Average

Discount

Gross

Margin

Component

Cost

Cost/PerformanceWhat is Relationship of Cost to Price?
• Component Costs
• Direct Costs(add 25% to 40%) recurring costs: labor, purchasing, scrap, warranty
• Gross Margin(add 82% to 186%) nonrecurring costs: R&D, marketing, sales, equipment maintenance, rental, financing cost, pretax profits, taxes
• Average Discountto get List Price (add 33% to 66%): volume discounts and/or retailer markup

List Price

25% to 40%

Avg. Selling Price

34% to 39%

6% to 8%

Direct Cost

15% to 33%

Chip Prices (August 1993)
• Chip Area Mfg. Price Multi- Comment
• mm2 cost plier
• 386DX 43 \$9 \$31 3.4 Intense Competition
• 486DX2 81 \$35 \$245 7.0No Competition
• PowerPC 601 121 \$77 \$280 3.6
• DEC Alpha 234 \$202 \$1231 6.1Recoup R&D?
• Pentium 296 \$473 \$965 2.0 Early in shipments
• Assume purchase 10,000 units
Course Focus

Understanding the design techniques, machine structures, technology factors, evaluation methods that will determine the form of computers in 21st Century

Parallelism

Technology

Programming

Languages

Applications

Interface Design

(ISA)

Computer Architecture:

• Instruction Set Design

• Organization

• Hardware/Software Boundary

Compilers

Operating

Measurement & Evaluation

History

Systems

Why Such Change in 10 years?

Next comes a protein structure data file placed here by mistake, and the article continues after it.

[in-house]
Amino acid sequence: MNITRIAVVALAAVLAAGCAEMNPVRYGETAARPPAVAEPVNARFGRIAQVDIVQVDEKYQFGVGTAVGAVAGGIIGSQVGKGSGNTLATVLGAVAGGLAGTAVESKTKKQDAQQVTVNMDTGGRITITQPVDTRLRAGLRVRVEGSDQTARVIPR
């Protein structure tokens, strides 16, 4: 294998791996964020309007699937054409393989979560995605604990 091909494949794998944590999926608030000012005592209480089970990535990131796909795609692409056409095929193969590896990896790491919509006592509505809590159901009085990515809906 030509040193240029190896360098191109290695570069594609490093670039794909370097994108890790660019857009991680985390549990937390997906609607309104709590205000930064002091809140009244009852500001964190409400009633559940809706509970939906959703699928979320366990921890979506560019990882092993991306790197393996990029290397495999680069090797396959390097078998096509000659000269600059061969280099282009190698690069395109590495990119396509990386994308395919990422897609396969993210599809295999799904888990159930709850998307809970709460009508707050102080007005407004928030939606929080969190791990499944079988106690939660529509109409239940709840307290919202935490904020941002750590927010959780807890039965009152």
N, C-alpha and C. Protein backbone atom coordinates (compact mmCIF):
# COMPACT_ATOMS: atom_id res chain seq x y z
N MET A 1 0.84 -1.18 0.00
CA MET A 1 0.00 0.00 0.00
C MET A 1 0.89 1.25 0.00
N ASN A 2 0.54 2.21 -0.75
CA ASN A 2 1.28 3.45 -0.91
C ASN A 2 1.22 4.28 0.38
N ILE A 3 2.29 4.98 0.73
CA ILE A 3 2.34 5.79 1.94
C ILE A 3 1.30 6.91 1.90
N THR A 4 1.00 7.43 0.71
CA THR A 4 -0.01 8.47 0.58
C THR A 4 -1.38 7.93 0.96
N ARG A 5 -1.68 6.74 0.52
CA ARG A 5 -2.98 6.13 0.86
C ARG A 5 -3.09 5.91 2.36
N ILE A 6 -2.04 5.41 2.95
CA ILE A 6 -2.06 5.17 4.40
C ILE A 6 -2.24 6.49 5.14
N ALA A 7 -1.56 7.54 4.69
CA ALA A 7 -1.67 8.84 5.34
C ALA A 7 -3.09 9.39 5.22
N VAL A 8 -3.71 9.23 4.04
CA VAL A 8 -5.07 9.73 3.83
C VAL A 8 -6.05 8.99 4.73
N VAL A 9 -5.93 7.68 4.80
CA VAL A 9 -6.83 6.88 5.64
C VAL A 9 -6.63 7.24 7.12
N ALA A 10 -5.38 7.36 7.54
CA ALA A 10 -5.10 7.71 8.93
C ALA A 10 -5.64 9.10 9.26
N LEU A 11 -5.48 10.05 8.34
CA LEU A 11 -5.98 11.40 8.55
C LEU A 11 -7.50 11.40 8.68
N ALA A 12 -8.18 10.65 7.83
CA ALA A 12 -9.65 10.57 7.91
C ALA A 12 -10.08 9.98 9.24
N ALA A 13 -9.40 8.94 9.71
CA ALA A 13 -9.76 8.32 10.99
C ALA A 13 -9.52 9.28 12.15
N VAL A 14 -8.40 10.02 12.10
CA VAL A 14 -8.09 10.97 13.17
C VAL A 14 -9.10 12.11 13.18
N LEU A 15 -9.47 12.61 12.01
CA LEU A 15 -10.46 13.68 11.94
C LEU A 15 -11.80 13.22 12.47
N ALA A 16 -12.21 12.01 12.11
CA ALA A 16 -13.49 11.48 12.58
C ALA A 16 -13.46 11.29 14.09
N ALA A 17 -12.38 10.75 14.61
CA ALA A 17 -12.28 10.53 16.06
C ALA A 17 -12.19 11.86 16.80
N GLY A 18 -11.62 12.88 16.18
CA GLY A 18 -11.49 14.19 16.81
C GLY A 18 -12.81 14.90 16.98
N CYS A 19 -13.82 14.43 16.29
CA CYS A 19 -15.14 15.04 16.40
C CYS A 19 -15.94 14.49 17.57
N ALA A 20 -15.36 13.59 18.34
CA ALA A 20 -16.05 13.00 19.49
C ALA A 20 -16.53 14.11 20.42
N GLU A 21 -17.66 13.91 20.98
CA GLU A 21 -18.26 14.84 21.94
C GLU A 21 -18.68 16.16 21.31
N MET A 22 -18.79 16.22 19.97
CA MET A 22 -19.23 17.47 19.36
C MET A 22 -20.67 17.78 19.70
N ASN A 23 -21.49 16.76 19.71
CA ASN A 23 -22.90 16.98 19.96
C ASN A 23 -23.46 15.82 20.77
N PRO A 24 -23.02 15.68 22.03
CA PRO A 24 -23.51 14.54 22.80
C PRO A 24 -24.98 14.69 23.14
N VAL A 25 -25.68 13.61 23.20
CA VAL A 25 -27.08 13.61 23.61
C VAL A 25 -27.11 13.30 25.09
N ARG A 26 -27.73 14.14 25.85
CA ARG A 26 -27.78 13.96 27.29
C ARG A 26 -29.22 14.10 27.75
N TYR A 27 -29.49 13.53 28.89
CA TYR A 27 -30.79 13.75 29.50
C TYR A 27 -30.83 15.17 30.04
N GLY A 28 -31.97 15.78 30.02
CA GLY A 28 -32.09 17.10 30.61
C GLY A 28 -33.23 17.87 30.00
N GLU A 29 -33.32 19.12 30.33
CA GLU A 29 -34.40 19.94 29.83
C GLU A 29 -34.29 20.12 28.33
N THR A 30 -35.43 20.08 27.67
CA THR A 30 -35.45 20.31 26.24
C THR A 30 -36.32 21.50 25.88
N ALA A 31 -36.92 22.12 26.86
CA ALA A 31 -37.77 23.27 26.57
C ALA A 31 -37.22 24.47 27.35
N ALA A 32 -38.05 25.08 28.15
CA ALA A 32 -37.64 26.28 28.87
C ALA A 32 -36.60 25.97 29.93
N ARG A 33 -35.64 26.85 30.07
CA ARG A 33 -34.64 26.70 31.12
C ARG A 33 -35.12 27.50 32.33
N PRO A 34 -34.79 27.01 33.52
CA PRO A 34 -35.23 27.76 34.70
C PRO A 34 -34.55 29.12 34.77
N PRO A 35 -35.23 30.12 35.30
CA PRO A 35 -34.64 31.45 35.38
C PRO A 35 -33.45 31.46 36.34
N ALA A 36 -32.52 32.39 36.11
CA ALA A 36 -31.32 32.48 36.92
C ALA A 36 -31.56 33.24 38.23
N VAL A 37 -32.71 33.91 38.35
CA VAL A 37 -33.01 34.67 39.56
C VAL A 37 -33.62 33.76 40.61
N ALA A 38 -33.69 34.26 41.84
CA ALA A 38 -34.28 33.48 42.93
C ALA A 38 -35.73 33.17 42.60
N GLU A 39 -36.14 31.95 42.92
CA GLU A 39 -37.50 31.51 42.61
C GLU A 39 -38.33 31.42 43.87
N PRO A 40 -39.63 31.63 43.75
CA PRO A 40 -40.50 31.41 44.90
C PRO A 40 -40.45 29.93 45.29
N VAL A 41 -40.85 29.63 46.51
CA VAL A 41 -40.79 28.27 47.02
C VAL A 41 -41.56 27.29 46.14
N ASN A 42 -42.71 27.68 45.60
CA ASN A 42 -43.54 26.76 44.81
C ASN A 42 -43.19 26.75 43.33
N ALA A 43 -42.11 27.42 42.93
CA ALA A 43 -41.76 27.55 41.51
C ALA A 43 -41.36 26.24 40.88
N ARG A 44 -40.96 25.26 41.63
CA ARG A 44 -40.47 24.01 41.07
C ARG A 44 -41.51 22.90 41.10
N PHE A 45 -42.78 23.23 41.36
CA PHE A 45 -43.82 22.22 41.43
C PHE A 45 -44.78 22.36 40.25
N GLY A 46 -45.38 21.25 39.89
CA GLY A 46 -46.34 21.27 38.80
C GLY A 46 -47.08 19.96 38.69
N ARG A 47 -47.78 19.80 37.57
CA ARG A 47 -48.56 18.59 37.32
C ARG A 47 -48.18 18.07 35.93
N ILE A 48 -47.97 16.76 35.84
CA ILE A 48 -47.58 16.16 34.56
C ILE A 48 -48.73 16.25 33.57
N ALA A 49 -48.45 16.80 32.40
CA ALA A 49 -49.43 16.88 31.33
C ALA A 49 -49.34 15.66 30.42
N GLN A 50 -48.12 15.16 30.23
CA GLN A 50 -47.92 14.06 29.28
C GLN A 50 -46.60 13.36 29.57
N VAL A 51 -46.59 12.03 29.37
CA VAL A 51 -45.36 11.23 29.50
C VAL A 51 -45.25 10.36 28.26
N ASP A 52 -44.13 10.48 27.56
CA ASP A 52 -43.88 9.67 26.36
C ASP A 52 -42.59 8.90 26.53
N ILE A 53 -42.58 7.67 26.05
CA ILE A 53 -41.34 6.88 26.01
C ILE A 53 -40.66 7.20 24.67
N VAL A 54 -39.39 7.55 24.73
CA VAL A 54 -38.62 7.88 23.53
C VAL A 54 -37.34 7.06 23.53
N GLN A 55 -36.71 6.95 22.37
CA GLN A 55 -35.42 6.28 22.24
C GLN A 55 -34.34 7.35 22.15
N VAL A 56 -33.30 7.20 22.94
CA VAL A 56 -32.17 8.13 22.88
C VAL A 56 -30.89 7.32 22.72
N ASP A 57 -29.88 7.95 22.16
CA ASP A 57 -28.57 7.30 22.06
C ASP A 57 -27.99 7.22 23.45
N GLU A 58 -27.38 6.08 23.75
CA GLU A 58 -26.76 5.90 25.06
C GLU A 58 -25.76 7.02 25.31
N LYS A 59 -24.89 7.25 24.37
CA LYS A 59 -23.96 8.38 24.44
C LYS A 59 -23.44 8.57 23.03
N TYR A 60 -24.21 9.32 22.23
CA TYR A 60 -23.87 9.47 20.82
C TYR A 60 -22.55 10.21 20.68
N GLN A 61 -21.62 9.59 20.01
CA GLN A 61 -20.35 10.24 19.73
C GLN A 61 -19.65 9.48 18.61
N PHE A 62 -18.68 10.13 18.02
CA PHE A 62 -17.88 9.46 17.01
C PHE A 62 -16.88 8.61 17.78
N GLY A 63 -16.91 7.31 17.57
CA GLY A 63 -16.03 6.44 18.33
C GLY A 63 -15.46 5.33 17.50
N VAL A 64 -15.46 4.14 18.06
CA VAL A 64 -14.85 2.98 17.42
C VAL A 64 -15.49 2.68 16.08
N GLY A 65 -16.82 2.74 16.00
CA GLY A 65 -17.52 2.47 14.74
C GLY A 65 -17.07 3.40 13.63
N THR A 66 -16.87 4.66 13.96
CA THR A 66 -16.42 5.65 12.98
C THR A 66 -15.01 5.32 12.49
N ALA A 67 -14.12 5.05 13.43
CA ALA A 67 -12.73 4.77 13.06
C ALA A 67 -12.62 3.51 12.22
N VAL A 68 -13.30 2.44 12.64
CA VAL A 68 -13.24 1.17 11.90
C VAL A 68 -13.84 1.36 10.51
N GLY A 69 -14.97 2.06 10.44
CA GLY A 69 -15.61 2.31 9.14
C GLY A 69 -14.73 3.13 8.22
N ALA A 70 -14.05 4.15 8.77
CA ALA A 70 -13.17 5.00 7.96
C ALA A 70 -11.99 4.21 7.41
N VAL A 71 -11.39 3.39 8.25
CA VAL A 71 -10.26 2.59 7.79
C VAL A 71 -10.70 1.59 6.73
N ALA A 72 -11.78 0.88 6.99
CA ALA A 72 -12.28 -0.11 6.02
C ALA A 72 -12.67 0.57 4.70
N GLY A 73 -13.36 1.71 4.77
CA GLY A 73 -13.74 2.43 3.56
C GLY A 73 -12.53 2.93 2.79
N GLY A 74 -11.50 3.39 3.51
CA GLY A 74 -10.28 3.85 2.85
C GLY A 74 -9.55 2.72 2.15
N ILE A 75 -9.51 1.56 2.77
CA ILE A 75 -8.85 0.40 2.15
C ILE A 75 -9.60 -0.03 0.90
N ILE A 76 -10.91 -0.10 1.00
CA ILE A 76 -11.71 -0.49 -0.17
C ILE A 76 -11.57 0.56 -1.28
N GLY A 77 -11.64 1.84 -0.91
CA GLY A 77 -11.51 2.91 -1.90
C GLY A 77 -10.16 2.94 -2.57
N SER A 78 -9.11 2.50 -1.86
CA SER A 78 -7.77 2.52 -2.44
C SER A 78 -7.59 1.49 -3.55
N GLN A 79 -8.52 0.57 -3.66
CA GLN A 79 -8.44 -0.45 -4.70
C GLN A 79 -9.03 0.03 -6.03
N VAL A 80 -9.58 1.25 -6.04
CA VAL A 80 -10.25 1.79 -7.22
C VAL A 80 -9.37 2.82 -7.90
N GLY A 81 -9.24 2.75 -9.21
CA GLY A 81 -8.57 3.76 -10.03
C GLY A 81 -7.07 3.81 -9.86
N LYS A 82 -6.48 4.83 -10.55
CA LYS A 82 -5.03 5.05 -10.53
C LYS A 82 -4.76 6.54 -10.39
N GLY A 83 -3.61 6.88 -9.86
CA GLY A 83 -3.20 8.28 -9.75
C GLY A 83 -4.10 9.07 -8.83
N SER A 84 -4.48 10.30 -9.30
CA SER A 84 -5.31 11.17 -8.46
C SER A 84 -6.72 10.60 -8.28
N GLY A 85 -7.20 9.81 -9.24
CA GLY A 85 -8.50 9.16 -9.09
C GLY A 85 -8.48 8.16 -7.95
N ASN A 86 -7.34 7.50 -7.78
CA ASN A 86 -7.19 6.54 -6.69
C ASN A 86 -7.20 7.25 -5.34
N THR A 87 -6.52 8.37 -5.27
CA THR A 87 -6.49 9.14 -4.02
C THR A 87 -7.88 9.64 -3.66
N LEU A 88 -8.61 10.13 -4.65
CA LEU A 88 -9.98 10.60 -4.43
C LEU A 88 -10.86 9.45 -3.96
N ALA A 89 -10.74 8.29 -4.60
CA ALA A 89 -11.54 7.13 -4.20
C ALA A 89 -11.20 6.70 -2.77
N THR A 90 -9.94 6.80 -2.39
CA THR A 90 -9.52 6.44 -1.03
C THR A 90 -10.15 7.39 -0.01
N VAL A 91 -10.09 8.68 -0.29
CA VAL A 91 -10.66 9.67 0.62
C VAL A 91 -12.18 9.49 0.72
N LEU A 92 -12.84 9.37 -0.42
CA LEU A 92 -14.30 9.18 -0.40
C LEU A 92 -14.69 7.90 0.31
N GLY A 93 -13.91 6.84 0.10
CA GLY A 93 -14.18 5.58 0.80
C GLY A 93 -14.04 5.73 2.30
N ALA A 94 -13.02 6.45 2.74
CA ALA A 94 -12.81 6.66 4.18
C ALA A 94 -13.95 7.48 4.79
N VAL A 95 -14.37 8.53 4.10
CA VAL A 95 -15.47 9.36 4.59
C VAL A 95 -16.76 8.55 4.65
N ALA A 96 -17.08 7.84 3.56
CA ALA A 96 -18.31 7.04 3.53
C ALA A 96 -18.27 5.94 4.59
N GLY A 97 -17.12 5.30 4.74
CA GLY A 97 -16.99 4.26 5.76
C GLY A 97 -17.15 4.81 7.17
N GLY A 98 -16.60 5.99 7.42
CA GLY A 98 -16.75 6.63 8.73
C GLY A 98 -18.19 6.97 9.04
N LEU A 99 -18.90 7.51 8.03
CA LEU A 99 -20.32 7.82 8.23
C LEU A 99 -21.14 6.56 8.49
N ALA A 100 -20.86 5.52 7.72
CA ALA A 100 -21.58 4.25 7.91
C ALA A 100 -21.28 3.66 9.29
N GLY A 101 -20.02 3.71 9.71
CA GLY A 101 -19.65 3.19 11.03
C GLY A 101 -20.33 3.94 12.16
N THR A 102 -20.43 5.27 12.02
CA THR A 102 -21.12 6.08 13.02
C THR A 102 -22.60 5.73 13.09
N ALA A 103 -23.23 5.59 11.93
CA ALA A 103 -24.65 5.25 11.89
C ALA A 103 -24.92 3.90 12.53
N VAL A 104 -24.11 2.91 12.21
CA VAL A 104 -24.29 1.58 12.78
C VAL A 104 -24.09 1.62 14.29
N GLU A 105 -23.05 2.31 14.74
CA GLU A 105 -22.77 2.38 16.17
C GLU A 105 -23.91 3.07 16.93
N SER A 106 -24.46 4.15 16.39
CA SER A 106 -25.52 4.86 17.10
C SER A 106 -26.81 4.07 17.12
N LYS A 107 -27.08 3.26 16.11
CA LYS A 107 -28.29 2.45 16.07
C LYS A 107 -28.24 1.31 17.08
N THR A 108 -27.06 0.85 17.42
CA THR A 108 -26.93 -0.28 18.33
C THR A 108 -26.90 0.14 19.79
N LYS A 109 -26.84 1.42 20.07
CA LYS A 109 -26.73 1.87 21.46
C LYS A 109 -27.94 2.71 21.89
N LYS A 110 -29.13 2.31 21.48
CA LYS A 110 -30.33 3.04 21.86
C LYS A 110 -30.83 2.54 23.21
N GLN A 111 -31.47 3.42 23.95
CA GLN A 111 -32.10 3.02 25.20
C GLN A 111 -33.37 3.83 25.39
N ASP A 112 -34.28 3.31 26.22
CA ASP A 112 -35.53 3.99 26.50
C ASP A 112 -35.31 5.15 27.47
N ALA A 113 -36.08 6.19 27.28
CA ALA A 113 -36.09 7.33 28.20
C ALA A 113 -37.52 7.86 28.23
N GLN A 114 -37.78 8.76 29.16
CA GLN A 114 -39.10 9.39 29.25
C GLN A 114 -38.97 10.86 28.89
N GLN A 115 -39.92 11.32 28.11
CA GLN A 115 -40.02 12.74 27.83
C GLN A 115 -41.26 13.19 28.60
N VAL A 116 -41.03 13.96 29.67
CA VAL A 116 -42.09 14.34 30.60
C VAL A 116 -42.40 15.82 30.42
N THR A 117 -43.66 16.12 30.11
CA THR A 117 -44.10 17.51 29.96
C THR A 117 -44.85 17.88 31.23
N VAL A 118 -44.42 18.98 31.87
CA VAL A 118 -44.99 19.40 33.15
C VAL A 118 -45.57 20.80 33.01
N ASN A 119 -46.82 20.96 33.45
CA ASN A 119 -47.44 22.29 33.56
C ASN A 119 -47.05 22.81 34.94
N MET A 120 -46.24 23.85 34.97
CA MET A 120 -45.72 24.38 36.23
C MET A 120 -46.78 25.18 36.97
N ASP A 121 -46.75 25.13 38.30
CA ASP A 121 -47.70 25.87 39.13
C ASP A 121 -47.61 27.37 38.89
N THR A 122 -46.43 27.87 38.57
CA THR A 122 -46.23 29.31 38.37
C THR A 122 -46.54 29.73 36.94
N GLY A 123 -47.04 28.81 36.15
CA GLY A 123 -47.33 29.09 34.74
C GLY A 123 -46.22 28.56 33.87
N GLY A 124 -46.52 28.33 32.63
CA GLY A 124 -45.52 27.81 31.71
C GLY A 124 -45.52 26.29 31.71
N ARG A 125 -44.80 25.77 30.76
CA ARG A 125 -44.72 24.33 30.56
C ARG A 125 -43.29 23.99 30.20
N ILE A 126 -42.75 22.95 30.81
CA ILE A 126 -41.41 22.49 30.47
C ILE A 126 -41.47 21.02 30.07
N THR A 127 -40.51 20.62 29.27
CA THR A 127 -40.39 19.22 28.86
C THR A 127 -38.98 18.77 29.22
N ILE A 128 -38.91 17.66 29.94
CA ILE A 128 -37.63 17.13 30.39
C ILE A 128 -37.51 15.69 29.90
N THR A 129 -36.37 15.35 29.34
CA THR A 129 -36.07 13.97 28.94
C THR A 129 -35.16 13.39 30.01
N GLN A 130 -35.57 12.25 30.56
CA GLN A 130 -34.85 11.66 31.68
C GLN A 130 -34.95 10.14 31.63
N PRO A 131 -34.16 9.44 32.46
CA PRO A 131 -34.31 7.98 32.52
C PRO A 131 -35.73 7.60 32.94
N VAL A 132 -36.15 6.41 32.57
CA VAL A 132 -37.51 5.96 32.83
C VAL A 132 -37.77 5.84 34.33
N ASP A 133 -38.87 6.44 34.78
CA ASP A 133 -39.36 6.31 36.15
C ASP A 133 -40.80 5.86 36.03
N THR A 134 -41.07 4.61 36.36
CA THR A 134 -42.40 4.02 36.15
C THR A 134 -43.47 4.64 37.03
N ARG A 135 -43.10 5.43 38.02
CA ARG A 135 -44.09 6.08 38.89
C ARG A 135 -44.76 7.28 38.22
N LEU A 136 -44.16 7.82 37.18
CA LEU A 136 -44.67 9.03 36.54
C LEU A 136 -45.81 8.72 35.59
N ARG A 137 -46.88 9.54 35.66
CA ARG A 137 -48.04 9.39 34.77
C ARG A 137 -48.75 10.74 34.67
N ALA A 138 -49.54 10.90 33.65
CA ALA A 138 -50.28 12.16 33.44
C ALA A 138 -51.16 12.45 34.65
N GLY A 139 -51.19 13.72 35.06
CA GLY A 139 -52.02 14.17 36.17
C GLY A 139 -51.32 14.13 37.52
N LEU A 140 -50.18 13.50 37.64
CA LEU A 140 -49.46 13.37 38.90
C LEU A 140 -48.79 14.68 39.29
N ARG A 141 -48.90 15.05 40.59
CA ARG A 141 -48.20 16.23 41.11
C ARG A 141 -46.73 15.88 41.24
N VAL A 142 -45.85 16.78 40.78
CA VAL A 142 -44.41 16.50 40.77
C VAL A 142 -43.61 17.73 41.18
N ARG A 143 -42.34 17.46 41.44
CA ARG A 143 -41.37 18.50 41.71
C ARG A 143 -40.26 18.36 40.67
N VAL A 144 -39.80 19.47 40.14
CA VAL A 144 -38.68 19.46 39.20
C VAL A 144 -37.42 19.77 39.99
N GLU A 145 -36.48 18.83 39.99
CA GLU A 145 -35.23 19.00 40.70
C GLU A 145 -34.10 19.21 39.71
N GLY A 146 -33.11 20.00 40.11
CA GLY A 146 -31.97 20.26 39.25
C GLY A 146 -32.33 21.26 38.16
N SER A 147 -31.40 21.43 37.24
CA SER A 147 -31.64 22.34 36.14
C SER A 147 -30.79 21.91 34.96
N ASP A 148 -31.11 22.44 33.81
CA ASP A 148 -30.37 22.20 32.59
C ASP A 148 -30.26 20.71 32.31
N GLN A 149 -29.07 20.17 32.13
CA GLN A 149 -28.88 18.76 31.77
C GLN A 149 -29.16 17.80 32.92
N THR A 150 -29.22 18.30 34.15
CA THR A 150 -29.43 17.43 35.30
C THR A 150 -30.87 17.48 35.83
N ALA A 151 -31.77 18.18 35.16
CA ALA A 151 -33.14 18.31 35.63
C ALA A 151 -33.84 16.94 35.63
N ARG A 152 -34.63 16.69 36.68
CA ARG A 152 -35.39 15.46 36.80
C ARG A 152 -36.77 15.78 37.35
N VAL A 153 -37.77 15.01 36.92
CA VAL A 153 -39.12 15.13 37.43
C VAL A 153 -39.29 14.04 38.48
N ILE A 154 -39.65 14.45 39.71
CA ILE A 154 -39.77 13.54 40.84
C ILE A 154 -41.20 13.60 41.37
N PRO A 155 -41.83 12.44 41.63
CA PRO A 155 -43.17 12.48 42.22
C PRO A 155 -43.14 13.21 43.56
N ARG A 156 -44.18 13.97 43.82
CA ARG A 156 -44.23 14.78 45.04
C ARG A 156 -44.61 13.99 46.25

• Performance
• CMOS VLSI dominates older technologies (TTL, ECL) in cost AND performance
• Computer architecture advances improves low-end
• RISC, superscalar, RAID, …
• Price: Lower costs due to …
• Simpler development
• CMOS VLSI: smaller systems, fewer components
• Higher volumes
• CMOS VLSI : same dev. cost 10,000 vs. 10,000,000 units
• Lower margins by class of computer, due to fewer services
• Function
• Rise of networking/local interconnection technology
Technology Trends: Microprocessor Capacity

Alpha 21264: 15 million

Pentium Pro: 5.5 million

PowerPC 620: 6.9 million

Alpha 21164: 9.3 million

Sparc Ultra: 5.2 million

Moore’s Law

• CMOS improvements:
• Die size: 2X every 3 yrs
• Line width: halve / 7 yrs
Memory Capacity (Single Chip DRAM)

year size(Mb) cyc time

1980 0.0625 250 ns

1983 0.25 220 ns

1986 1 190 ns

1989 4 165 ns

1992 16 145 ns

1996 64 120 ns

2000 256 100 ns

Technology Trends(Summary)

Capacity Speed (latency)

Logic 2x in 3 years 2x in 3 years

DRAM 4x in 3-4 years 2x in 10 years

Disk 4x in 2-3 years 2x in 10 years

Processor PerformanceTrends

1000

Supercomputers

100

Mainframes

10

Minicomputers

Microprocessors

1

0.1

1965

1970

1975

1980

1985

1990

1995

2000

Year

Performance Trends(Summary)
• Workstation performance (measured in Spec Marks) improves roughly 50% per year (2X every 18 months)
• Improvement in cost performance estimated at 70% per year
Moore’s Law
• Discussion
• What did Moore predict?
• 35 years later, how does it hold up?
Review #3/3: TLB, Virtual Memory
• Caches, TLBs, Virtual Memory all understood by examining how they deal with 4 questions: 1) Where can block be placed? 2) How is block found? 3) What block is repalced on miss? 4) How are writes handled?